Pricing Strategy

NAAU provides a more rigorous, mathematical approach to identify an optimal pricing strategy that will maximize a VSO’s admission-related revenues.  These same indices will also identify the chronology of opportunities for a VSO to increase its admission price without taking a toll on its overall market potential.

The price indices model is intended to reveal insights into the market’s price sensitivities.  The price indices model includes several “stand-alone” summary metrics that will provide valuable indicators of a VSO’s admission-related revenue potential, including:

     

  • Price Premium: The “price premium” assessment compares the price of admission to a VSO with a price determined by an analysis of competitors (prevailing benchmark price). This metric is a key indicator of relative brand strength, and may suggest opportunities to leverage a VSO’s brand to increase visitation, repeat visitation, membership, and perceived value.

 

  • Reservation Price (“Price Threshold”):  The “reservation price” assessment indicates the maximum amount that the market is willing to pay for admission to a VSO. This assessment informs the development of a demand curve that may indicate opportunities in the market to acquire new visitation, as well as opportunities to convert existing visitors to more profitable admission categories, including membership.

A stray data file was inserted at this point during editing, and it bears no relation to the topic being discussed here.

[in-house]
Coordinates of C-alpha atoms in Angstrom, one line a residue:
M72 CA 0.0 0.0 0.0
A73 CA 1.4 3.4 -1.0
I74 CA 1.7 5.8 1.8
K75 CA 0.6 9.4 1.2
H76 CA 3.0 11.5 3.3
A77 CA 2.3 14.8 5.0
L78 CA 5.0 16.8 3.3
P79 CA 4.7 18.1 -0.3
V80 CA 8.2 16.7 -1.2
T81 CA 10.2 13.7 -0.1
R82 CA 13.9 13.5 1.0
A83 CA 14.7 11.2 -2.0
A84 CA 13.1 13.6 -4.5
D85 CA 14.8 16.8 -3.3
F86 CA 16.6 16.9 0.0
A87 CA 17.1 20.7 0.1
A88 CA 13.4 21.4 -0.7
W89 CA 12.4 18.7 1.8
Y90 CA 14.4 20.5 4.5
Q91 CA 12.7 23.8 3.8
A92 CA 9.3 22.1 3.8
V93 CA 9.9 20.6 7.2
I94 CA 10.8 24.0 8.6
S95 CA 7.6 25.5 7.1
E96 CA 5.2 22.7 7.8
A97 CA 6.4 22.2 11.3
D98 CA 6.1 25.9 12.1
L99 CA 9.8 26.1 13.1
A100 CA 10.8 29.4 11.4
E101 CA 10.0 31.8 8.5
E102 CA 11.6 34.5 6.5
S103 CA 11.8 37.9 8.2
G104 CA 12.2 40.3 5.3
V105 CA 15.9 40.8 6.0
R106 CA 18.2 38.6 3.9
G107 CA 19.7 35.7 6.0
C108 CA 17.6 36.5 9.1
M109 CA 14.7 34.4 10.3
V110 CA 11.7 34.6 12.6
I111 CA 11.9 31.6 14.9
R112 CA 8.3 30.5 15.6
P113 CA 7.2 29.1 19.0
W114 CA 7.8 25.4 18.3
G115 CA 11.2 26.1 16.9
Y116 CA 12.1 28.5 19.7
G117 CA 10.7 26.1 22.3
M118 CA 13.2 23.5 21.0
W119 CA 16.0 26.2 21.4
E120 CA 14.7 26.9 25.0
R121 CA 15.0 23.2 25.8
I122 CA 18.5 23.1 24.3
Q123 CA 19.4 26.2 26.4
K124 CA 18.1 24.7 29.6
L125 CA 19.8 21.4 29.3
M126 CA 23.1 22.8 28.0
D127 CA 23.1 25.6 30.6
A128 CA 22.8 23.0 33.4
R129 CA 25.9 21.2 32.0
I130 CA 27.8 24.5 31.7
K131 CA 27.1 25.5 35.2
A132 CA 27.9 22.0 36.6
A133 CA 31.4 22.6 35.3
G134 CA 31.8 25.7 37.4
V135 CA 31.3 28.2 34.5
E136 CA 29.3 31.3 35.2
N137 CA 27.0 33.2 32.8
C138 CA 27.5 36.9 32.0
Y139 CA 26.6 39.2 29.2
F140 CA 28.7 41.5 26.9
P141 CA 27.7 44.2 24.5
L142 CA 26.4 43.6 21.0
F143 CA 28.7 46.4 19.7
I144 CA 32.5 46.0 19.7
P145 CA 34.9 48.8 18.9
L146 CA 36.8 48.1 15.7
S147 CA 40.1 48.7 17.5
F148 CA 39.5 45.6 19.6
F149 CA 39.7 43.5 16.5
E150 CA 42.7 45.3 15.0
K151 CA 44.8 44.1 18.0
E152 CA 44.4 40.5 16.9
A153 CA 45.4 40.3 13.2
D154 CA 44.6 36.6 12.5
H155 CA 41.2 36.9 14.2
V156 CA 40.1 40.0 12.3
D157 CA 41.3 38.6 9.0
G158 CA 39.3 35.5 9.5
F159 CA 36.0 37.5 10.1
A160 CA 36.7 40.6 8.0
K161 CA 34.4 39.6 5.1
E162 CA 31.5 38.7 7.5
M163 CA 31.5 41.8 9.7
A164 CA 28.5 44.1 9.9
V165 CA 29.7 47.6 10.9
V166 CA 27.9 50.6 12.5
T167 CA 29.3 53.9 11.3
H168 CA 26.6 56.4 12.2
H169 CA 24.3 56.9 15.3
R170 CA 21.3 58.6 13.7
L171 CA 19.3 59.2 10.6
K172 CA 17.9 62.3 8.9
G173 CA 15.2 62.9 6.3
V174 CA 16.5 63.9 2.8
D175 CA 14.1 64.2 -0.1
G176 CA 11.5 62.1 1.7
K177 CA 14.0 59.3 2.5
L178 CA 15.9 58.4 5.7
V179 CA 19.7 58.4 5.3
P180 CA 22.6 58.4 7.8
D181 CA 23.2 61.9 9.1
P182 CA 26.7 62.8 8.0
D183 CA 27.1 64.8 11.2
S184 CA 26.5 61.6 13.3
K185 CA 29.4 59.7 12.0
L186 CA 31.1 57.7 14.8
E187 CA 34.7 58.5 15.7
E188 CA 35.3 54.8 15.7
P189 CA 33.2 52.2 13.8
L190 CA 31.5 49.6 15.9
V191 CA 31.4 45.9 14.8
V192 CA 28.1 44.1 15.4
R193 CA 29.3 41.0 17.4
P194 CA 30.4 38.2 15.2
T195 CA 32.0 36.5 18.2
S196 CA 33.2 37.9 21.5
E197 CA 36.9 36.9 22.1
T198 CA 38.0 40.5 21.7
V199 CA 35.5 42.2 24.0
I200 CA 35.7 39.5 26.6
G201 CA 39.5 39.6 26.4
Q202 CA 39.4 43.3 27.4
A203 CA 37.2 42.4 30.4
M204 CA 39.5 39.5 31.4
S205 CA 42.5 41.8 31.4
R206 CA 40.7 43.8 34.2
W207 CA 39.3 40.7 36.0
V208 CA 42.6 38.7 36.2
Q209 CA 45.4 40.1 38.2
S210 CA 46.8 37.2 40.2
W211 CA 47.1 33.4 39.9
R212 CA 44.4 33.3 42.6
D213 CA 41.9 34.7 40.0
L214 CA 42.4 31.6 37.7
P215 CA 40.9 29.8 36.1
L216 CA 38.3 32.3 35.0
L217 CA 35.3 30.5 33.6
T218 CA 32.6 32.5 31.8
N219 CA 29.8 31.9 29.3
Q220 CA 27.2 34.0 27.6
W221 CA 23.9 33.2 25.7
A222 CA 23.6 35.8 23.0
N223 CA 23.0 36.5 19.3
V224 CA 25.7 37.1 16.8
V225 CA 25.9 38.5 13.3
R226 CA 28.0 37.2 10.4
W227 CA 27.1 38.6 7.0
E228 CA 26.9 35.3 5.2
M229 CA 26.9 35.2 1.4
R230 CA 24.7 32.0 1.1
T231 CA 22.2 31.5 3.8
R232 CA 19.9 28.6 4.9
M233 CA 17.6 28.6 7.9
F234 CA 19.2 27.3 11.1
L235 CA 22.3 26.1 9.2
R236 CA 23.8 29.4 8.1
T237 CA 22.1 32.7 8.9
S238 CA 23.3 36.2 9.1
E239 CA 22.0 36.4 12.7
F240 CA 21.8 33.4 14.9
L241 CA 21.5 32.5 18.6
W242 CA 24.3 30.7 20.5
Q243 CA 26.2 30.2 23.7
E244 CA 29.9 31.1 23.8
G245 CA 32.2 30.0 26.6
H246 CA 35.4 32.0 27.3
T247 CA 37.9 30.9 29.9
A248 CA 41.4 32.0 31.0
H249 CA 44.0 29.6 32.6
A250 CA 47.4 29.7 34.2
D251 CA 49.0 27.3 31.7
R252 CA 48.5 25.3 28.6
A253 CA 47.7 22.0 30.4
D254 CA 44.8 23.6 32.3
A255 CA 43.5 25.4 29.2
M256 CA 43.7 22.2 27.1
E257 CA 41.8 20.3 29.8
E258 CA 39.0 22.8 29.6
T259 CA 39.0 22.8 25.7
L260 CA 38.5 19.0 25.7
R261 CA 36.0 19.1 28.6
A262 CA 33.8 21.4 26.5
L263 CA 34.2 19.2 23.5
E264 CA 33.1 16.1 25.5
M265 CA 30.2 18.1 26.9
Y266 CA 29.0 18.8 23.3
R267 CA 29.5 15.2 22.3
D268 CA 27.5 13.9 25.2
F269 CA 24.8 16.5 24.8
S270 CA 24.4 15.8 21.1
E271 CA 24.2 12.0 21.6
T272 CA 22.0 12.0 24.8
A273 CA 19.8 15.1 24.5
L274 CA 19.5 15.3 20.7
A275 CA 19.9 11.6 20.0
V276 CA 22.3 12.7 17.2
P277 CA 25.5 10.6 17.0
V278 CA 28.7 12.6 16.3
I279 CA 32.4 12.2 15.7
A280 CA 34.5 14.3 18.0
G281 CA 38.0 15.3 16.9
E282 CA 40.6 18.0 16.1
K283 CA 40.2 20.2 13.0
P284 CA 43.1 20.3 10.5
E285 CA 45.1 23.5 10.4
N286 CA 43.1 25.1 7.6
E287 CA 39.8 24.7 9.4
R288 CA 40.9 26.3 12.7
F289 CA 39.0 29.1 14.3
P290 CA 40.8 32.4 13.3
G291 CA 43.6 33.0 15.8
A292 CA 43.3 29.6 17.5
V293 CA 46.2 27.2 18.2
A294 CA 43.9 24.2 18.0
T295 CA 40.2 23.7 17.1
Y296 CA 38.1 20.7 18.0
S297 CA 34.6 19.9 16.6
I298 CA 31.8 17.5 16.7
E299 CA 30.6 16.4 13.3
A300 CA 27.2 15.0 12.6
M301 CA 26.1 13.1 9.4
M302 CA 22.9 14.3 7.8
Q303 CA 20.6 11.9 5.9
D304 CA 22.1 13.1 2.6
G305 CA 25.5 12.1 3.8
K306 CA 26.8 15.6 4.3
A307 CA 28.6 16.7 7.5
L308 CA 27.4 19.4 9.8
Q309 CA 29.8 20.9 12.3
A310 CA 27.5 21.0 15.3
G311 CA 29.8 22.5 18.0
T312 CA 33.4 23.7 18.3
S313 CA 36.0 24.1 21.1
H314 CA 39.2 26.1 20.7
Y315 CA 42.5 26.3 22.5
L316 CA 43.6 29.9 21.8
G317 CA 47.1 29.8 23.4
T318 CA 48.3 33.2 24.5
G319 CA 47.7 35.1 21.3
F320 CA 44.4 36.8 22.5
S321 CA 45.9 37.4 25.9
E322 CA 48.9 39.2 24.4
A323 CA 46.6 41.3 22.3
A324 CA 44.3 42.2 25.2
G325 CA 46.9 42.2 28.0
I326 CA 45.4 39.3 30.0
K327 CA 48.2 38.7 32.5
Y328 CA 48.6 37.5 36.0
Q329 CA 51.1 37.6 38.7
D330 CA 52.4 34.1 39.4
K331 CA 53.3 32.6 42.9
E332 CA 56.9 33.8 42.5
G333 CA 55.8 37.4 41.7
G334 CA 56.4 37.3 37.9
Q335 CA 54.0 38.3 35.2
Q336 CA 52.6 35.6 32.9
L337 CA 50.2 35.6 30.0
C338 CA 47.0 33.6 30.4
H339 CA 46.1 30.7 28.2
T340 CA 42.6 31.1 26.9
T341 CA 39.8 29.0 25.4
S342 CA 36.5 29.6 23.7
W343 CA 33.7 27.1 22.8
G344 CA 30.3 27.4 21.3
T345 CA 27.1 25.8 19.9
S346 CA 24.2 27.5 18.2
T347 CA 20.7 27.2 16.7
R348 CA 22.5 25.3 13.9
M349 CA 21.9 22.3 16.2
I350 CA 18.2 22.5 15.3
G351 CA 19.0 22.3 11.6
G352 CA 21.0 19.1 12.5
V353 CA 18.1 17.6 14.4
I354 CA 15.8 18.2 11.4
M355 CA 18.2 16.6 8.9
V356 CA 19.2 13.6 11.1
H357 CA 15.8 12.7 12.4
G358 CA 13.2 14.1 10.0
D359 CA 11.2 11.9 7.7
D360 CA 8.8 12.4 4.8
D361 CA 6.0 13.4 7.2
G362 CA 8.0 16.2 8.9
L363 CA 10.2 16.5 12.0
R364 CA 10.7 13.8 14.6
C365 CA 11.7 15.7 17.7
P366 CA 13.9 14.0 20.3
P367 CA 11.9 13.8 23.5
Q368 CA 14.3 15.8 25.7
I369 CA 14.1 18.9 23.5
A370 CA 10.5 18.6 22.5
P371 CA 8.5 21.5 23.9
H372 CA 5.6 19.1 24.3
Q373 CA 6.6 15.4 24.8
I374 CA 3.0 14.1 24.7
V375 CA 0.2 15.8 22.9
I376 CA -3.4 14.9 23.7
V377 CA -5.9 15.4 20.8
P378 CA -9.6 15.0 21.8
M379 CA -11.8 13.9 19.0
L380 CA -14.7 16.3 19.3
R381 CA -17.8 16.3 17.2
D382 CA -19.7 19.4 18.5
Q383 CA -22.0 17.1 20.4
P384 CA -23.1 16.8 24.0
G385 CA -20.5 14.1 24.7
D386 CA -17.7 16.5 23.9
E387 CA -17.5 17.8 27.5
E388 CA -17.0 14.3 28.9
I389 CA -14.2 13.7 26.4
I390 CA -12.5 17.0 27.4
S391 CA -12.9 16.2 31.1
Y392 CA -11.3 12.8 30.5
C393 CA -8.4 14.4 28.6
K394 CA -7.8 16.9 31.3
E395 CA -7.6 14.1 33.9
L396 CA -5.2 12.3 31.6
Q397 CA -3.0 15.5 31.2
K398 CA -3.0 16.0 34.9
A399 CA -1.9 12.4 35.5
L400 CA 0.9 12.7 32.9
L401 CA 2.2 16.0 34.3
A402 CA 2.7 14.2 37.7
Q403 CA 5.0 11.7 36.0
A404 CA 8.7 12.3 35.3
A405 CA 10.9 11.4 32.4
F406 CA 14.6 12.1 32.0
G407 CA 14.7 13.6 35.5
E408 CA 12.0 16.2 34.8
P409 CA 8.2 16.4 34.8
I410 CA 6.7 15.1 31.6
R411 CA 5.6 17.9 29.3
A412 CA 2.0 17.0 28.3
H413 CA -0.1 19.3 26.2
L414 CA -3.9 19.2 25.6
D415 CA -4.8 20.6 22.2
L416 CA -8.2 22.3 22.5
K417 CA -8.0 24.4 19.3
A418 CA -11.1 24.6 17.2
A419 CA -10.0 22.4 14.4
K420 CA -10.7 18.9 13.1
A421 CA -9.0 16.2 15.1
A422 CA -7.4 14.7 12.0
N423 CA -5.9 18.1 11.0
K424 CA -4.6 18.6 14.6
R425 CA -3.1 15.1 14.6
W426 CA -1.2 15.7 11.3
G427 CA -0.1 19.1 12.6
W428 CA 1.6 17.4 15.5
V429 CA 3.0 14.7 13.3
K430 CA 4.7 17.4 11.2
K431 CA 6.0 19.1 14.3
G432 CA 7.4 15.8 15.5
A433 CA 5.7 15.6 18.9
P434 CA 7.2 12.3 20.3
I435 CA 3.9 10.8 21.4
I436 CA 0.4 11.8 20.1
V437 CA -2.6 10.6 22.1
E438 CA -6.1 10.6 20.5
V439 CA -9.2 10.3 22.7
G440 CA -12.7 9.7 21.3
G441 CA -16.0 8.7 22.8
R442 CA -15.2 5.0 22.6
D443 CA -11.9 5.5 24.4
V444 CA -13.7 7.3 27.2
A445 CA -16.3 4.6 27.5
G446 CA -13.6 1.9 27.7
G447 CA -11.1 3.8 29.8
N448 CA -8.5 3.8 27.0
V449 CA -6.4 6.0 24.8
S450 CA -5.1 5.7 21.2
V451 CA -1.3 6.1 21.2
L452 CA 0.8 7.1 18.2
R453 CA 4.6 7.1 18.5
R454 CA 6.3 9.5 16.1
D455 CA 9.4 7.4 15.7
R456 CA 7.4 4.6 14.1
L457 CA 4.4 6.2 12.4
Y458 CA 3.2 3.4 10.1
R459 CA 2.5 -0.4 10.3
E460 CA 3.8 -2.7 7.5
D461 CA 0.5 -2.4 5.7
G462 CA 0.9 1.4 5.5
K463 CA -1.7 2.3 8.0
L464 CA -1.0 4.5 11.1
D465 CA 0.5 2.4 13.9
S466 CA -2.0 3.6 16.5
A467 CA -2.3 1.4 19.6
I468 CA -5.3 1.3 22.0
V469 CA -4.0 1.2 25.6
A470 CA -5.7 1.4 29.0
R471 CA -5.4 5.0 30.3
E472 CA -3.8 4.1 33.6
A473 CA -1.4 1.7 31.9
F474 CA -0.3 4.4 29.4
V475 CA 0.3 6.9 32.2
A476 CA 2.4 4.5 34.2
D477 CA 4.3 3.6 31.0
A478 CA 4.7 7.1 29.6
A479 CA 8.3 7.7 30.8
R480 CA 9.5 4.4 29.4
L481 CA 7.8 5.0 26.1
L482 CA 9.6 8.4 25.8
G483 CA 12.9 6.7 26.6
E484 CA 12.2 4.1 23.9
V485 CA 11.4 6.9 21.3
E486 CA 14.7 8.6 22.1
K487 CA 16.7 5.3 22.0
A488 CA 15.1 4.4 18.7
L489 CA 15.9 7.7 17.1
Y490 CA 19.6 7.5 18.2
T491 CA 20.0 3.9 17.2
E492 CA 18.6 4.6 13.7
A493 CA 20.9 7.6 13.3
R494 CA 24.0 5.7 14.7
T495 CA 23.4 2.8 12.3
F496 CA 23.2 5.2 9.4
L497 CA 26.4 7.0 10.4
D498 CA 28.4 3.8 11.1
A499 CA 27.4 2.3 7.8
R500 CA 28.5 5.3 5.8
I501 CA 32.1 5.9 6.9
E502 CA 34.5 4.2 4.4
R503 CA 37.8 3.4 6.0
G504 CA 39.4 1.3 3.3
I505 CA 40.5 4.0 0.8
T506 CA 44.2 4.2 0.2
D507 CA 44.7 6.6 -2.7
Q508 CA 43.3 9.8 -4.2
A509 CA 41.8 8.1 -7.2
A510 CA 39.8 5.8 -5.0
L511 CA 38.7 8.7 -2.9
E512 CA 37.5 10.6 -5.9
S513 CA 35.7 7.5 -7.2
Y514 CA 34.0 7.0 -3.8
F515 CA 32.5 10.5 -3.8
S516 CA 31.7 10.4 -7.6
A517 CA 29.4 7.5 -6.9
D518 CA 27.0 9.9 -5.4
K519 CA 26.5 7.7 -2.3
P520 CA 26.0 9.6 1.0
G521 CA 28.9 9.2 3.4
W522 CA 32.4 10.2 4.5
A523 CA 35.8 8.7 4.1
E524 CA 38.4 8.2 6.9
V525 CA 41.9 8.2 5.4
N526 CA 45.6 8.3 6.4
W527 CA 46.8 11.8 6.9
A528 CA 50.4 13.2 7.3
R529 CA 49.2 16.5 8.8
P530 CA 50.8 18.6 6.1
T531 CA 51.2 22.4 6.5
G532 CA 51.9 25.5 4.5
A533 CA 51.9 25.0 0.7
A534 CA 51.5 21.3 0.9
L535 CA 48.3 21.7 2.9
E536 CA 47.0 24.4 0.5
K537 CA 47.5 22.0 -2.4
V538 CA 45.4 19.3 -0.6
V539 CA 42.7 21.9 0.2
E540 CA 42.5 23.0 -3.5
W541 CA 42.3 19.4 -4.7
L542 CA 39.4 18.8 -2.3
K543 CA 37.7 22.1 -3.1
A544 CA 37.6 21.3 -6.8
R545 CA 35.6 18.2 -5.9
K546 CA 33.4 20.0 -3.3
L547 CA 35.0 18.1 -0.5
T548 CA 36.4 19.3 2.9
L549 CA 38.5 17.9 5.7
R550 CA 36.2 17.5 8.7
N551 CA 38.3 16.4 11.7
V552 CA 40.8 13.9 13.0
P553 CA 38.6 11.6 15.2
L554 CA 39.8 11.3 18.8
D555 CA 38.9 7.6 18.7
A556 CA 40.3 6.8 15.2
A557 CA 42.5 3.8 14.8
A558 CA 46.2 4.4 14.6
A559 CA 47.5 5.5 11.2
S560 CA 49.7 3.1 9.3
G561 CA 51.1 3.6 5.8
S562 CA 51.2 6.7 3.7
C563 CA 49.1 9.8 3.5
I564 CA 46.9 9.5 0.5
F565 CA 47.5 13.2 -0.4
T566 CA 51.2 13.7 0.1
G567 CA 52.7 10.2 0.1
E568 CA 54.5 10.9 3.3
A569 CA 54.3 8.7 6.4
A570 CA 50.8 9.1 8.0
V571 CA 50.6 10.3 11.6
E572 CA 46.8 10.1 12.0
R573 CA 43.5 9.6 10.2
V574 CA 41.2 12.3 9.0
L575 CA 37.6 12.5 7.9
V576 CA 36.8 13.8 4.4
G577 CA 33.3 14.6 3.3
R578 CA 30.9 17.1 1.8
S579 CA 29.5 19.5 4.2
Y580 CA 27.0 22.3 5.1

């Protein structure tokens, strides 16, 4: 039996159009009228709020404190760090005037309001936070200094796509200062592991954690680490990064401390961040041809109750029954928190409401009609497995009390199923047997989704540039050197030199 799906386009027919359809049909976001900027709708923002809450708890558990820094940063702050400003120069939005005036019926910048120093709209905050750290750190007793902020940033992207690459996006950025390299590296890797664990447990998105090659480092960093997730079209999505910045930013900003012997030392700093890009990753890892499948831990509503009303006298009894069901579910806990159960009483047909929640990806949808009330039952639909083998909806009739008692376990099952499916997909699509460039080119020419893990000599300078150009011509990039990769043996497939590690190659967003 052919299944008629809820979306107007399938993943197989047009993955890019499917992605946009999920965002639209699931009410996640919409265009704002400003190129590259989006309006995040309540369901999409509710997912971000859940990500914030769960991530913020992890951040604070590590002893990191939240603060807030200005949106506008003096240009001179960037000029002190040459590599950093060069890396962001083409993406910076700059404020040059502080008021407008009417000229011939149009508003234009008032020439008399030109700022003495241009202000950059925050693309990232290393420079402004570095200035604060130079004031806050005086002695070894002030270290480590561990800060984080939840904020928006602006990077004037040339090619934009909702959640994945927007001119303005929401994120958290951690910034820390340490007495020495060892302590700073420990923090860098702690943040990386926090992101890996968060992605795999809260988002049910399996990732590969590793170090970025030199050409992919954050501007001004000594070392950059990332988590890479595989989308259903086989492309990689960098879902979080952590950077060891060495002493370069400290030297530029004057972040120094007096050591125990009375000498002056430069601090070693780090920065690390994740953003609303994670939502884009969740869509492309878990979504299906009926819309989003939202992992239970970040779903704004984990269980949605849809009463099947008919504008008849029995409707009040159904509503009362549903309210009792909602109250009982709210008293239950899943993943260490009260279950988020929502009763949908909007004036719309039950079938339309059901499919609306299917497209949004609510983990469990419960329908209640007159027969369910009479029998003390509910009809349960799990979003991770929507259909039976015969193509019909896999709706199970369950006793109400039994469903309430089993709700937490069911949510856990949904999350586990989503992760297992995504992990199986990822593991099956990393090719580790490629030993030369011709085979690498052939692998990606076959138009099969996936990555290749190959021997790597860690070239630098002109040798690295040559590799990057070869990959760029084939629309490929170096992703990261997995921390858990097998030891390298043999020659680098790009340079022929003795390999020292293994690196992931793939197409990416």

• Percent Good Value: The “percent good value” assessment indicates how a VSO’s visitors view admission prices in terms of their perceived “value for cost.”  Generally speaking, the percent good value assessment will confirm the market’s acceptance of a pricing strategy based on the reservation price.

 

  • Price Elasticity of Demand: The “price elasticity of demand” assessment indicates the impact of a change in the admission pricing strategy on the demand for admission.  Essentially, this assessment quantifies the number of admissions sold to changes in price.

 

  • Optimal Price:  The “optimal price” is the price that maximizes the contribution to a VSO’s earned income after accounting for how the quantity of visitation changes with price.

 

Collectively, these assessments and metrics create the data points that enable IMPACTS to model admission pricing indices over time.

 

The findings derived from this process will support one of three conclusions:

  1. The findings confirm a VSO’s current admission pricing strategy.
  2. The findings indicate the opportunity for a VSO to increase its admission price (and/or accelerate the schedule of pricing increases in successive years) so as to increase admission-related revenues.
  3. The findings indicate that the market will not support a VSO’s current admission pricing strategy, and the strategy risks both volume of visitation and earned revenues.